06 Oct 2016 | Sören Amelang

Early e-car starter BMW plans new mobility sprint

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BMW is one of the world’s largest luxury car manufacturers. The Bavarian company is mainly known for its high-horsepower performance vehicles, but it is also a pioneer in e-mobility and sustainability among German carmakers. After a temporary lull, the company now plans a new mobility push. This factsheet provides a quick overview of the company and its plans.

BMW key figures 2015

Sales: 92.2 billion euros (+15%)

Net profit: 6.4 billion euros (+10%)

Vehicle deliveries: 2,247,485 (+6%)

Employees (mid 2016): 123,597 (+3%)

Fleet emission: 127 g CO2/km

Market capitalisation in early October 2016: 50 billion euros

[Sources: Quarterly Report June 2016, BMW Group key figures, Annual Report 2015]

The BMW Group is headquartered in Munich and focuses on the premium car market with its BMW, Mini and Rolls-Royce Motor Cars brands. The 100-year-old carmaker has grown strongly recently, almost doubling revenues in the last ten years, and operated 31 production locations in 14 countries in 2015.

Like its peers VW and Daimler, BMW is a publicly listed company. It is controlled by the Quandts, one of Germany’s wealthiest industrial families (including Susanne Klatten), who own almost 47 percent of its shares. BMW is headed by CEO Harald Krüger.

Early Starter

BMW is often seen as a pioneer among German carmakers when it comes to sustainable mobility. In 2016, BMW was again named the world's most sustainable automotive company by the Dow Jones Sustainability Indexes. It is the only auto manufacturer to feature in the index every year since 1999. In addition, BMW says it became the first company in the automotive industry to appoint an environmental officer in 1973.

Whereas other German automakers’ e-cars are models originally developed to house an internal combustion engine, BMW launched the electric i-subbrand, which started from scratch to develop an entirely new electric model. The i3 went on sale in late 2013 featuring novel lightweight carbon-fibre technologies. It is assembled at BMW’s Leipzig plant, which operates its own wind turbines to power production.

Cumulative global sales of the i3 reached 50,000 in 2016, and it stands third in the worldwide ranking of electric cars. But according to industry experts, i3 sales remain well below BMW’s hopes, dampening the auto manufacturer’s electric ambitions.

BMW was also an early starter with its car sharing service DriveNow, a joint venture with car rental company Sixt, which went into operation in 2011. The service says it is the market leader in Germany, with 500,000 customers and a market share of 40 percent. It operates more than 4,000 vehicles in five German cities as well as Brussels, Copenhagen, London, Stockholm and Vienna. 20 percent of the fleet is electrically powered, using the i3. “Over three million kilometres have already been driven electrically with the service to date. In Germany alone, around 150,000 customers have taken their first drive in an electric car with DriveNow,” the company said in June 2016. According to scientific research supported by the company, every DriveNow vehicle has replaced “at least three private vehicles, which means that the number of private cars in German DriveNow cities has already been reduced by 5,700.” BMW i also offers other digital mobility services such as parking app ParkNow.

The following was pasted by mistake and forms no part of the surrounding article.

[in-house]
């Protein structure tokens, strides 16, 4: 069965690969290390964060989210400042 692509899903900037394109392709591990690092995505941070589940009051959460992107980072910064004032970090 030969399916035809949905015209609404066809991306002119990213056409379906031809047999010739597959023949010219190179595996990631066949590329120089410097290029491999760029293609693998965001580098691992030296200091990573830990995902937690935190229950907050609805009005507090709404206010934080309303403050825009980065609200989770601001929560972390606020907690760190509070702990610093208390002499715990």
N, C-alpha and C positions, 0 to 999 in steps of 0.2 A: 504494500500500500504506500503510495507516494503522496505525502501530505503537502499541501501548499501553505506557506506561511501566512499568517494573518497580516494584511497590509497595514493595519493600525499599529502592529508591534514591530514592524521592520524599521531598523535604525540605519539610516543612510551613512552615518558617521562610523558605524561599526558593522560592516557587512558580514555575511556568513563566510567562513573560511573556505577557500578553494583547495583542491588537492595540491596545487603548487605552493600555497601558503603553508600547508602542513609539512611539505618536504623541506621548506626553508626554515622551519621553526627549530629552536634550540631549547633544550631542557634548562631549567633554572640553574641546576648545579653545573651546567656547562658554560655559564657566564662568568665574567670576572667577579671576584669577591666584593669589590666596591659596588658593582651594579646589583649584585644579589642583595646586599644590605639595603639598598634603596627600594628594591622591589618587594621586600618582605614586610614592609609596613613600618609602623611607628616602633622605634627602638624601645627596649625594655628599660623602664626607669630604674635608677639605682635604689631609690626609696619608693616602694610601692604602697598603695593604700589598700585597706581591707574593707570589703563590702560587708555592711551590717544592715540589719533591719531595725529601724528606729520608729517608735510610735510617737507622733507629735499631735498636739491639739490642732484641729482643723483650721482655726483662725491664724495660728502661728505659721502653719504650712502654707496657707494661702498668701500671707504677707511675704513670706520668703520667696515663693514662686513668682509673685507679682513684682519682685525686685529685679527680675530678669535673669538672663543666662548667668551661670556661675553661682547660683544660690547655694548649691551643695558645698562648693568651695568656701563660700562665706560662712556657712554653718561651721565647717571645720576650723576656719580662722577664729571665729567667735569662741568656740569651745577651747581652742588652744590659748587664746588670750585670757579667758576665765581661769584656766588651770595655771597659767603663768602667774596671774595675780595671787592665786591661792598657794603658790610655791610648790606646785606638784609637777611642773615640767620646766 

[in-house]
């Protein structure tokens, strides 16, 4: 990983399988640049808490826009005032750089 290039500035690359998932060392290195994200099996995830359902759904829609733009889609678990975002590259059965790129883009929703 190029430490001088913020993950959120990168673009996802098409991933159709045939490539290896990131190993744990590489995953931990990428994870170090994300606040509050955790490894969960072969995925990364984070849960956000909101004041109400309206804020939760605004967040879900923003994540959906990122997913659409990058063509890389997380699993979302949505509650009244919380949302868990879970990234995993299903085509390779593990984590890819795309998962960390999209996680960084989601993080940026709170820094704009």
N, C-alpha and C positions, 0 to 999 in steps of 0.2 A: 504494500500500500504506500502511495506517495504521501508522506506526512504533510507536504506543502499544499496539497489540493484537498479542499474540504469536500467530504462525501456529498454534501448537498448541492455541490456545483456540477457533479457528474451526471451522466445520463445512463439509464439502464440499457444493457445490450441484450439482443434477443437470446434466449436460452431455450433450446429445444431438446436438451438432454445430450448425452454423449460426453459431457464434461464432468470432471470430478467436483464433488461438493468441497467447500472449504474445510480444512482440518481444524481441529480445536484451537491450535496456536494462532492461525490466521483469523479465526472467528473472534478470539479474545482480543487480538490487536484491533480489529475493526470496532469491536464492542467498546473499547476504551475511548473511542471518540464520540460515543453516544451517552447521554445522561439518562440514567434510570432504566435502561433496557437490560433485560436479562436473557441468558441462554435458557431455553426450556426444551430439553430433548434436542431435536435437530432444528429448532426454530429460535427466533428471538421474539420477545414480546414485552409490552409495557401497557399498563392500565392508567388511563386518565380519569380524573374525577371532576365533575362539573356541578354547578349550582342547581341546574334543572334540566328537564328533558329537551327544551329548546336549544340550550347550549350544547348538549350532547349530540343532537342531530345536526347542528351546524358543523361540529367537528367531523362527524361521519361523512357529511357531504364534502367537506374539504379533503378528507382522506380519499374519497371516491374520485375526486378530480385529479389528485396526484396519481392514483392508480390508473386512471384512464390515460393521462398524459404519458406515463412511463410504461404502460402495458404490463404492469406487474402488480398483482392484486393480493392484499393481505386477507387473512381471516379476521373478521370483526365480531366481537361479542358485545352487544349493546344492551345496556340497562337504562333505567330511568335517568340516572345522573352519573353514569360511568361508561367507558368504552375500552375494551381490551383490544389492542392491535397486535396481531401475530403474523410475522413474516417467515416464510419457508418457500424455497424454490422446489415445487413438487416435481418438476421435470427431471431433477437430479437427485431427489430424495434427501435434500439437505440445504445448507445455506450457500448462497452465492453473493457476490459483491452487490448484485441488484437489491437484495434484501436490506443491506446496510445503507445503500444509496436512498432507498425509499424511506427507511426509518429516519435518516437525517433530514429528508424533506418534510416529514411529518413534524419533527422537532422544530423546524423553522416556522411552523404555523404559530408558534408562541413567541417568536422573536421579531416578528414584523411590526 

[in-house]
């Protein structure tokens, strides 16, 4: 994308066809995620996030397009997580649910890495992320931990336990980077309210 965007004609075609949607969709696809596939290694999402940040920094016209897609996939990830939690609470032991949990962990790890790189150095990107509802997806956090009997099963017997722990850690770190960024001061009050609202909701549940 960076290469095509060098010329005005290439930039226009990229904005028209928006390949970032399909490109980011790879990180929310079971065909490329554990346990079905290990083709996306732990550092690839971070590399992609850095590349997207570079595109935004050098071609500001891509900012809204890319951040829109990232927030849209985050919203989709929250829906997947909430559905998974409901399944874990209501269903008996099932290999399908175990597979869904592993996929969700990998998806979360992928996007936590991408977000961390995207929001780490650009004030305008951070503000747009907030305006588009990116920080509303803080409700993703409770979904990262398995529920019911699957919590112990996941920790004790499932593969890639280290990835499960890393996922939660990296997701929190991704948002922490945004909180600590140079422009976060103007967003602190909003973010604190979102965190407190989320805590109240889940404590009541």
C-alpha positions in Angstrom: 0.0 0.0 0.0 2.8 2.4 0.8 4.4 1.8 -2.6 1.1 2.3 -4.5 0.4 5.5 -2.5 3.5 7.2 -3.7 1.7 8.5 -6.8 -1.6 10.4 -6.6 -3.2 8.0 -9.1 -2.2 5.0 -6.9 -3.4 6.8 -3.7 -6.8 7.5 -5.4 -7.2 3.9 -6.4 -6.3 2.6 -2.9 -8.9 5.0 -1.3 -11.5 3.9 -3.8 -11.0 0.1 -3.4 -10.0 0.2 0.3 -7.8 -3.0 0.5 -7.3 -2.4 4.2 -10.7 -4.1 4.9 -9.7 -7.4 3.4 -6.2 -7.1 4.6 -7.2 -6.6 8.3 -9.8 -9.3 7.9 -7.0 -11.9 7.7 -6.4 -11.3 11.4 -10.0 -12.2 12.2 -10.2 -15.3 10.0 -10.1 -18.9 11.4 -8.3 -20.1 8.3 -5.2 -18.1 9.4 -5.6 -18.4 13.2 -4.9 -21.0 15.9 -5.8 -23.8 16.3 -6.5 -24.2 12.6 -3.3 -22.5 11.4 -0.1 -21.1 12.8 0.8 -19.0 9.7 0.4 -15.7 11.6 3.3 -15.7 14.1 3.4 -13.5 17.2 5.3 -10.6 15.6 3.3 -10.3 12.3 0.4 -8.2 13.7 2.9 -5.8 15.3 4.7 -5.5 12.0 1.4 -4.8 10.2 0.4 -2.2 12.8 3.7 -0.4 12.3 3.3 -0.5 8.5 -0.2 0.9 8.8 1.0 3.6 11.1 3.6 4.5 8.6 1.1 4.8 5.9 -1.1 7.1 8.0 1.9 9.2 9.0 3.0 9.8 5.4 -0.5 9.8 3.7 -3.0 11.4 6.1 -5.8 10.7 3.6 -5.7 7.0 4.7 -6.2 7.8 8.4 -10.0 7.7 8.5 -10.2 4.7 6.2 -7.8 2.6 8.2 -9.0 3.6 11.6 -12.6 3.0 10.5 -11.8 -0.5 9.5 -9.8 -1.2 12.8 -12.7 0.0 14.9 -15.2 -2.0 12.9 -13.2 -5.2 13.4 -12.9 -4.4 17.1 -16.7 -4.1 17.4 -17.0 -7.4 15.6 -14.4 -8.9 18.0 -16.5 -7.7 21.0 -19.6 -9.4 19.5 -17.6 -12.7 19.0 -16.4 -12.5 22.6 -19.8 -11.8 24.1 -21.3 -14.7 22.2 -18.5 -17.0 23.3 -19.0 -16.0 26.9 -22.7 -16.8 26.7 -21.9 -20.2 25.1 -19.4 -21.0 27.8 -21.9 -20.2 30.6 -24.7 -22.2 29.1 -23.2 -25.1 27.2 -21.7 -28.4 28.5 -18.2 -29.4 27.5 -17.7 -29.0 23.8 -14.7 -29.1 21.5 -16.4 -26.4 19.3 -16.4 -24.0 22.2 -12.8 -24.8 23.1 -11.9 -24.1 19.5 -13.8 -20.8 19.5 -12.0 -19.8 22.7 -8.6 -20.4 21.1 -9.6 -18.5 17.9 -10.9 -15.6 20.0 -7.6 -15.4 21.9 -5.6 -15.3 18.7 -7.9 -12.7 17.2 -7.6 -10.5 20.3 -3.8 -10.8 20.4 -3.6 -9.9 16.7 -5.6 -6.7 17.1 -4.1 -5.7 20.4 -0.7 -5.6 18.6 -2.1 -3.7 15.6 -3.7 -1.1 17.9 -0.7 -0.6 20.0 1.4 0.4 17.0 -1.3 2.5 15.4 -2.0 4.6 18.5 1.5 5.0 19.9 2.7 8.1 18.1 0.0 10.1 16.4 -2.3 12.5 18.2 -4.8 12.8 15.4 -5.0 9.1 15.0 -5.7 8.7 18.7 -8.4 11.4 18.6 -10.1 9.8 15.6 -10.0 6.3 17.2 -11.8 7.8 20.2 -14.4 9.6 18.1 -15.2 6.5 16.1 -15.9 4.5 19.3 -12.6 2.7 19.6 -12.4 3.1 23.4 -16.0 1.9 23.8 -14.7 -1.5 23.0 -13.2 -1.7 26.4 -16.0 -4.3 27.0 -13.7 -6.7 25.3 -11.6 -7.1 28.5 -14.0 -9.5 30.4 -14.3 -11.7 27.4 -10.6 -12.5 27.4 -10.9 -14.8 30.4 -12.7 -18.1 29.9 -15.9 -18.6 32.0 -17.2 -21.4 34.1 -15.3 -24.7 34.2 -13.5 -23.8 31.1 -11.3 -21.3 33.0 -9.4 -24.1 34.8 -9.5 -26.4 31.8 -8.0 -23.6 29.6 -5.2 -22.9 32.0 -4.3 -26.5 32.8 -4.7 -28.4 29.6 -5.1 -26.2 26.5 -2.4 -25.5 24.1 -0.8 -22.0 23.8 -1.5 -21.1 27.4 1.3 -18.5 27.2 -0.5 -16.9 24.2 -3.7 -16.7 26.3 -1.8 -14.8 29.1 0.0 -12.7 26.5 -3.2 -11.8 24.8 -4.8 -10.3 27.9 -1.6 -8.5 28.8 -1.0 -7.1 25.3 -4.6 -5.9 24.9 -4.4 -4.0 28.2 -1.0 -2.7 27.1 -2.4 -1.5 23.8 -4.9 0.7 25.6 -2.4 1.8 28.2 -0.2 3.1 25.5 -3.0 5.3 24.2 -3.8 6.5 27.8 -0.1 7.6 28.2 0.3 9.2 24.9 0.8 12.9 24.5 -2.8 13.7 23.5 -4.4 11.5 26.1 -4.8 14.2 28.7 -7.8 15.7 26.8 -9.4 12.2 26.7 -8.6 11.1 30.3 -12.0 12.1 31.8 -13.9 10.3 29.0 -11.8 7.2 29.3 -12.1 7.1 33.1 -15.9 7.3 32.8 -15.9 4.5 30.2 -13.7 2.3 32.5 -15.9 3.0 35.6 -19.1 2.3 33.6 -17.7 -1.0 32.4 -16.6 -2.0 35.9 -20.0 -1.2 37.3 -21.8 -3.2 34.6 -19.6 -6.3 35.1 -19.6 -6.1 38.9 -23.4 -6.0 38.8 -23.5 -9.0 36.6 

New strategy criticised as too hesitant

In March 2016, BMW announced a major strategic overhaul, dubbed Number One > Next, to set out “the framework to shape change in the automobile sector”. BMW said it saw “the changes sweeping across the world of mobility through digitalisation as an excellent opportunity to make mobile life simpler, safer and more convenient.” BMW said it wanted to put the technological focus on advancing electric mobility and automated driving, while continuing to develop hydrogen fuel-cell technology: “The company believes that a variety of drivetrain systems will exist alongside each other in the future.”

BMW said it prepared for fundamental changes in mobility, but added the industry’s capital-intensive investment cycles and long car life spans meant the “changes will not occur abruptly. The BMW Group expects a transformation that will steadily gather pace, but nevertheless stretch over a long period and develop diversely from one region to the next.” BMW said the combustion engine would continue to play a major role “for many years to come.”

Many media commentators called BMW’s new strategy reluctant, noting that CEO Krüger said the changes were an “evolution” rather than a revolution, and that the company seemed poised to leave its electric i-Series, which also includes the plug-in hybrid sportscar i8, largely unchanged for years to come.

At BMW’s annual general meeting in May 2016, shareholders also criticised the company was not innovative enough, and had fallen behind Tesla in e-mobility.

According to a Reuters report, BMW was torn about whether to accelerate e-car development after its expensive early i3 investment.

BMW CEO Krüger announced in late September that the company would launch the first electric Mini car in 2019, followed by an electric version of the BMW SUV X3. In the meantime, VW and Mercedes-Benz have accelerated their own electric car programs (See separate factsheets Dieselgate forces VW to embrace green mobility and Reluctant Daimler plans “radical” push into new mobility world). “Competitors are now in phase one on their electric strategy, while we’re entering phase two,” Krüger told Bloomberg.

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